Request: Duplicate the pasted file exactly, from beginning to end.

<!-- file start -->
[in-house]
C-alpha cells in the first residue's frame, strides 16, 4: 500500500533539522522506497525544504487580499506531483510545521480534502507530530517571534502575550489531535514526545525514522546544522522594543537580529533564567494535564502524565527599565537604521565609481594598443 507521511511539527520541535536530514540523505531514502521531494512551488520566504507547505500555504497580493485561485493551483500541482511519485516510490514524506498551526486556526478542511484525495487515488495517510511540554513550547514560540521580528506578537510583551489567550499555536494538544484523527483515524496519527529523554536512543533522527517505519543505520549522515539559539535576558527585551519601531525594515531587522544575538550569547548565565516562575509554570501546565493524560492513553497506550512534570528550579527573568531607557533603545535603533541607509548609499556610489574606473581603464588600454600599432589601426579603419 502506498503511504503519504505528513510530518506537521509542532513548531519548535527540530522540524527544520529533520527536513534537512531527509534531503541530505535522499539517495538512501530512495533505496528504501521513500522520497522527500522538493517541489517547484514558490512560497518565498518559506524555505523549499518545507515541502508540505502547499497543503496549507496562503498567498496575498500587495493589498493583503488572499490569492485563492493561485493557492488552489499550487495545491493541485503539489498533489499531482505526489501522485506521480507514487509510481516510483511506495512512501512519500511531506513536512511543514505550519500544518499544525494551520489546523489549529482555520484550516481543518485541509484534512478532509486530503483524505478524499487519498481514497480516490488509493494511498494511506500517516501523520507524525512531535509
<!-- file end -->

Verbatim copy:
[in-house]
C-alpha cells in the first residue's frame, strides 16, 4: 500500500533539522522506497525544504487580499506531483510545521480534502507530530517571534502575550489531535514526545525514522546544522522594543537580529533564567494535564502524565527599565537604521565609481594598443 507521511511539527520541535536530514540523505531514502521531494512551488520566504507547505500555504497580493485561485493551483500541482511519485516510490514524506498551526486556526478542511484525495487515488495517510511540554513550547514560540521580528506578537510583551489567550499555536494538544484523527483515524496519527529523554536512543533522527517505519543505520549522515539559539535576558527585551519601531525594515531587522544575538550569547548565565516562575509554570501546565493524560492513553497506550512534570528550579527573568531607557533603545535603533541607509548609499556610489574606473581603464588600454600599432589601426579603419 502506498503511504503519504505528513510530518506537521509542532513548531519548535527540530522540524527544520529533520527536513534537512531527509534531503541530505535522499539517495538512501530512495533505496528504501521513500522520497522527500522538493517541489517547484514558490512560497518565498518559506524555505523549499518545507515541502508540505502547499497543503496549507496562503498567498496575498500587495493589498493583503488572499490569492485563492493561485493557492488552489499550487495545491493541485503539489498533489499531482505526489501522485506521480507514487509510481516510483511506495512512501512519500511531506513536512511543514505550519500544518499544525494551520489546523489549529482555520484550516481543518485541509484534512478532509486530503483524505478524499487519498481514497480516490488509493494511498494511506500517516501523520507524525512531535509